MC: Dr. Kriaucionis, previous to your post-doc position in the Heintz lab you were in Adrian Bird’s lab for five years. Prof Bird’s lab focuses on DNA methylation and discovered MECP2, the “Rett gene” in the early 1990s. You co-authored 5 papers on MECP2 and Rett Syndrome with Prof. Bird. Do you think there is any possible connection between MECP2 and hmC?
SK: I think there is indeed a connection. As your readers know, MECP2 binds to methylated DNA. There is data showing that MECP2 resists binding to DNA that contains hmC. If these findings hold up, then hydroxylating mC could release MECP2 from the chromatin and influence for example nearby gene expression. Finding genomic MeCP2, mC and hmC distribution in neuronal cell types will provide us with valuable insights into the biological function of MECP2 and the role of DNA modifications.
NH: So Skirmantas’ hypothesis implies that hmC can modulate the distribution of where MeCP2 binds in the nucleus. There is an alternative scenario in which a different and, as of yet, unidentified protein binds to hmC. My theory is that this protein is likely not a repressor, like MeCP2, but perhaps is acting as an activator. The beauty of science is that we can test these hypotheses. I suspect we’ll have our answer in a relatively short amount of time.
MC: What are the next steps that the lab is pursuing?
SK: Of utmost importance is to answer the following question: where is hmC and what is it doing? To answer that question we are developing a new set of tools which will allow us to adequately map where hmC is in the genome. I hope that having a clear understanding of location will provide clues as to its role.
MC: Dr. Heintz, you are known in the scientific world as a “big idea man” who identifies and then develops the necessary tools to go after key neurobiological questions. Can you elaborate on the development of the novel tools to which Dr Kriaucionis just alluded?
NH: The fact that as currently applied bisulfate sequencing techniques,which are used to detect sites of methylation in the genome, do not distinguish between a cytosine that is methylated or hydroxymethylated is a major problem. We hope to develop new methodology that will allow us to map the precise sites of genomic hmC and mC separately.
Our strength as a laboratory fits in nicely with the task ahead. We have at our disposal gene expression data that is specific to a large variety of specific cell types. This information will be very useful as we begin to map where in the genome hmC is found. These two separate but very complementary sides of our lab will help elucidate not only the function of hmC but perhaps also the function of the proteins that bind to it.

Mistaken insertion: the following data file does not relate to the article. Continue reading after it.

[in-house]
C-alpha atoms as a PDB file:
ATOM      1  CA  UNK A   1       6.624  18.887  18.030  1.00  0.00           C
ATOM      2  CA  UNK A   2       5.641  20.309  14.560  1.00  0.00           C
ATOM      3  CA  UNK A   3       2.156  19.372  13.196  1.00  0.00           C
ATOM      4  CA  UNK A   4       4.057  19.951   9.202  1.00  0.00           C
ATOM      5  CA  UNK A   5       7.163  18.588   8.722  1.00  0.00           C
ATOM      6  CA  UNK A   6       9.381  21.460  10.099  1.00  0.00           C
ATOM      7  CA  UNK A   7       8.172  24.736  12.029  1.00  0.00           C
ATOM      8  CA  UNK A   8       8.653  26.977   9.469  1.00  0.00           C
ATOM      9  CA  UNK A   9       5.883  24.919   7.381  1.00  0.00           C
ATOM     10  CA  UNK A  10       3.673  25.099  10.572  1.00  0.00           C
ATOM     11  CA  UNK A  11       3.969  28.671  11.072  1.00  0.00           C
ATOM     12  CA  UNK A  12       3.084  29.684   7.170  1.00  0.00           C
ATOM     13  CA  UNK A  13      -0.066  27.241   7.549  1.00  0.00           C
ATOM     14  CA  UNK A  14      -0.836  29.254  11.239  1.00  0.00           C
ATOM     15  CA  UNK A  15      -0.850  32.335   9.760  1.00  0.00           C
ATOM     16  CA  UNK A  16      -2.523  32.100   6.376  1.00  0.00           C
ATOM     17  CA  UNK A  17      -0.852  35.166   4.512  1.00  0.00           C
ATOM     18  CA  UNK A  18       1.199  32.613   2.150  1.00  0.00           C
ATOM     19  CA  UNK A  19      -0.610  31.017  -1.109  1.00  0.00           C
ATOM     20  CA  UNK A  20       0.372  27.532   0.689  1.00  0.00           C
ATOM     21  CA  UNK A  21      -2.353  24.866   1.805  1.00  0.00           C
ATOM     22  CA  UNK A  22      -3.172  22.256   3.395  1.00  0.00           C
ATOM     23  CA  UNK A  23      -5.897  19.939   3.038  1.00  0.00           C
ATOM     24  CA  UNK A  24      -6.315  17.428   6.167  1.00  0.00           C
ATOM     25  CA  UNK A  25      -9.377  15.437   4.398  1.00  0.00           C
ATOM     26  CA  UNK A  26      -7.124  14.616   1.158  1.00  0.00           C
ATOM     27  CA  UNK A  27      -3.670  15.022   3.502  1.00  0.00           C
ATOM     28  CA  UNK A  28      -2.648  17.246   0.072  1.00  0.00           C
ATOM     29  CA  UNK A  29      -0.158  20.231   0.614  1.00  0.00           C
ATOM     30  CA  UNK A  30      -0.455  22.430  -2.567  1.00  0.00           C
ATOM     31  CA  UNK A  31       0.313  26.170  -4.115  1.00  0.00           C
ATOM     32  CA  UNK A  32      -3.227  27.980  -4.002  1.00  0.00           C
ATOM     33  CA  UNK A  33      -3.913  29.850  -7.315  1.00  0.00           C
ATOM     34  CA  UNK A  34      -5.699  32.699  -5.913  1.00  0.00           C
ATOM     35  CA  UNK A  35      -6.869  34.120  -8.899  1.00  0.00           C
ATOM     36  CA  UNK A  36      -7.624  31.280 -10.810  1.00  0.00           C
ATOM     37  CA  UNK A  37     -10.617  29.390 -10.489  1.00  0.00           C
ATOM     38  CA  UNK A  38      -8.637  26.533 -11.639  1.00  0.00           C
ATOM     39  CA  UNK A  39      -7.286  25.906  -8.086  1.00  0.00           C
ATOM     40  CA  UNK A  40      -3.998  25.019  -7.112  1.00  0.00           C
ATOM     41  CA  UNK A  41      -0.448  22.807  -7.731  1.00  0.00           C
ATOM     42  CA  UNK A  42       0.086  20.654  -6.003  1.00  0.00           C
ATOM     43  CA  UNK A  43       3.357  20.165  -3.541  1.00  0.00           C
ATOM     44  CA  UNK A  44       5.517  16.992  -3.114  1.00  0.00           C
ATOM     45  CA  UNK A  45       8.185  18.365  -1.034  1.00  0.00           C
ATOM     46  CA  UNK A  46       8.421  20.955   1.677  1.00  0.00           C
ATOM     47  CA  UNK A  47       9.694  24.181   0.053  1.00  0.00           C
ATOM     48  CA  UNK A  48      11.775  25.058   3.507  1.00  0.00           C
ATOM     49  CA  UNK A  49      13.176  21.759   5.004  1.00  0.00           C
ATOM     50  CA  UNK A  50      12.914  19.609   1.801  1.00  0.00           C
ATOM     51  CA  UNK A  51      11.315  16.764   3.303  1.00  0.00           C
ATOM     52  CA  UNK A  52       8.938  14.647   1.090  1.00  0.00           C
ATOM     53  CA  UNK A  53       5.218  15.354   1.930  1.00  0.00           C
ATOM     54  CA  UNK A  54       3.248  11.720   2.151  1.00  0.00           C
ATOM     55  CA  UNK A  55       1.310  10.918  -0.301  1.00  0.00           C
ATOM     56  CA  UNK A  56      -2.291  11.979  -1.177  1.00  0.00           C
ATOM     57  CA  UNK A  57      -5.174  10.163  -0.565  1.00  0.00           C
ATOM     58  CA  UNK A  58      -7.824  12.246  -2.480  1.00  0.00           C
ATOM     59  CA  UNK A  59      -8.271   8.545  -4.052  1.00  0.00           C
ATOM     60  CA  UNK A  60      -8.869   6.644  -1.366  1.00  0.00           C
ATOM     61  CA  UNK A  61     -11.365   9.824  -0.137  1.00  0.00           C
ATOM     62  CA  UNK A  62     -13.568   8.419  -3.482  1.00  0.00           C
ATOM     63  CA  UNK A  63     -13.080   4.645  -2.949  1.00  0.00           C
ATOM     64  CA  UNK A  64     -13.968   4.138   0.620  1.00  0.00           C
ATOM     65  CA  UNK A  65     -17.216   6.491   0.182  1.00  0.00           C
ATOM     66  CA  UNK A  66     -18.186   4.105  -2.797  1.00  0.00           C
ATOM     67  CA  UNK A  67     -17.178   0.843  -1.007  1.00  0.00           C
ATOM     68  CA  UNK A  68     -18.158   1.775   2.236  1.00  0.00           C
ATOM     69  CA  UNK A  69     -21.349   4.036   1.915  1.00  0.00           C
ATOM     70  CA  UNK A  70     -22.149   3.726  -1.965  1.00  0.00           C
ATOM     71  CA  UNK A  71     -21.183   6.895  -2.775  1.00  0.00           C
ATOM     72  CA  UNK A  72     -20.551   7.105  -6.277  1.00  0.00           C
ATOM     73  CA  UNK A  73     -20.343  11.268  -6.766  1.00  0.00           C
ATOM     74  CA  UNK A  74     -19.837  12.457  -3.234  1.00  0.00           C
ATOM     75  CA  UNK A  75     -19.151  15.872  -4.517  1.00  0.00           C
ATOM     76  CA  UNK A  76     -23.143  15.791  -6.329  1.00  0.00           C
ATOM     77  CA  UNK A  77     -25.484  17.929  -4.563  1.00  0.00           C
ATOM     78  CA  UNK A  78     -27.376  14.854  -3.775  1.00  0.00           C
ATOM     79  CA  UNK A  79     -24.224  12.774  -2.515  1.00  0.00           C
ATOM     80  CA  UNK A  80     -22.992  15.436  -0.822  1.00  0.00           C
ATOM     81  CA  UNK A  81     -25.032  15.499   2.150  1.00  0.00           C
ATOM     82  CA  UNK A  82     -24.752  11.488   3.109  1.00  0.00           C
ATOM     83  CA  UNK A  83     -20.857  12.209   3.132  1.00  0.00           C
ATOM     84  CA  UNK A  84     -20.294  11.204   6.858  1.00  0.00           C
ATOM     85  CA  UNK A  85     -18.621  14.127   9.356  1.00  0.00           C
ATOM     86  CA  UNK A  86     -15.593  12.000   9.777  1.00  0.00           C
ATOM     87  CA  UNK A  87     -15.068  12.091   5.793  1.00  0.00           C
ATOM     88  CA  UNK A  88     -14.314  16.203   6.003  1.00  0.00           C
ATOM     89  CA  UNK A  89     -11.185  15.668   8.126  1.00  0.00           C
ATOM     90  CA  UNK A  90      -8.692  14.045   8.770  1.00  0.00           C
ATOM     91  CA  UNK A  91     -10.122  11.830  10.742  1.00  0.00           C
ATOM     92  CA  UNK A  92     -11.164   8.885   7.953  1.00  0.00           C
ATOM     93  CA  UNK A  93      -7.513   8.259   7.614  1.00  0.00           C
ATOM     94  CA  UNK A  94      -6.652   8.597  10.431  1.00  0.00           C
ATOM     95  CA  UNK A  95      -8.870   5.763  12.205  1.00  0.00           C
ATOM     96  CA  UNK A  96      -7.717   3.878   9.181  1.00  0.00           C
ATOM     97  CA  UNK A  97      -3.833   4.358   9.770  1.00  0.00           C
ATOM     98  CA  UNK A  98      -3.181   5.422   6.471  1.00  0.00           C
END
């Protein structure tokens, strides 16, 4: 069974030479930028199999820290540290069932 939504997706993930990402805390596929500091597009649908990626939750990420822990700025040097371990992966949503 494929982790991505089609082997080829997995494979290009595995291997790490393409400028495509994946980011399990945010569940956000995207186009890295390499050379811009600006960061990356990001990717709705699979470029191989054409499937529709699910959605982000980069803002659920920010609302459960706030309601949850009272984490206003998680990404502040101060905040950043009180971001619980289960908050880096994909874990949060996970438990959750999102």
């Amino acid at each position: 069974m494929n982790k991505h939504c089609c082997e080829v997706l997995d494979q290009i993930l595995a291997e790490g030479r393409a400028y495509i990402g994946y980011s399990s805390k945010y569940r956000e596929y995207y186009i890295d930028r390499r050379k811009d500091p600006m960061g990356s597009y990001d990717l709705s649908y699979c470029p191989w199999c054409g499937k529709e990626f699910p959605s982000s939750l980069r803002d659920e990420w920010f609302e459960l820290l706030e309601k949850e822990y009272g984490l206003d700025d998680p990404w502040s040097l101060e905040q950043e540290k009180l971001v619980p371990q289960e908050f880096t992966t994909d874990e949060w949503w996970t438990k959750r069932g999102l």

MC: Dr. Heintz, your lab does not have a history of working on epigenetics and yet you made a remarkable discovery. Given this finding do you envision changing the focus of your lab in any way?
NH: Yes, I think it will change our focus somewhat. We feel this discovery is a critically important finding and the role of hmC in neurons will be of high interest both fundamentally to understand brain function and also for investigation of epigenetic influences on disease states. So we will be focusing a lot of our attention on what the biological role of hmC is in the healthy and diseased brain .
MC: You are not a “Rett researcher” yet you have kept up with the literature, attended a number of Rett scientific meetings that I have organized over the years and have been a highly respected advisor to the field. Do you have any insight on recent progress and where you think the field is heading?
NH: I’m very enthusiastic about the developments of the last few years. Adrian Bird’s reversal experiments are stunning. It has also become very clear, largely as a consequence of Huda Zoghbi’s work, that the impact of MeCP2 in different brain cell types is distinct. This means that strategies aimed at treating particular symptoms of the disease can be devised in the nearer term while approaches to reversing the entire phenotype, a much taller order, are explored.
MC: On behalf of our readers I thank you both for your time and wish you the very best for your ongoing research. I look forward to staying in touch and hearing how this work unravels. Congratulations again on your paper.
The more we learn about Rett Syndrome and MECP2 the more we are humbled by the complexities. A main function of MECP2 is to silence other genes. However, the search for these target genes, which began in earnest almost a decade ago, has yielded a paucity of candidates. The most likely, and interesting, candidate, BDNF (brain derived neurotrophic factor), has been implicated in a myriad of neurological disorders. Yet attempts to deliver this trophic factor to the brain have, to date, stumped academic labs as well as pharmaceutical and biotech firms. MECP2 deficiency seems to create havoc among many neurotransmitter systems (norepinephrine, acetycholine, dopamine, serotonin, substance P) as well as growth factors. Furthermore, MECP2 mutations may change the expression of perhaps thousands of downstream genes.
Despite these challenges the 2007 reversal experiments of Adrian Bird remind us that restoring normal levels of the MeCP2 protein makes the symptoms go away. Therapeutic approaches aimed at fixing the underlying genetic problem are therefore quite attractive. We don’t necessarily need to understand what MECP2 does in order to explore ways to normalize its expression.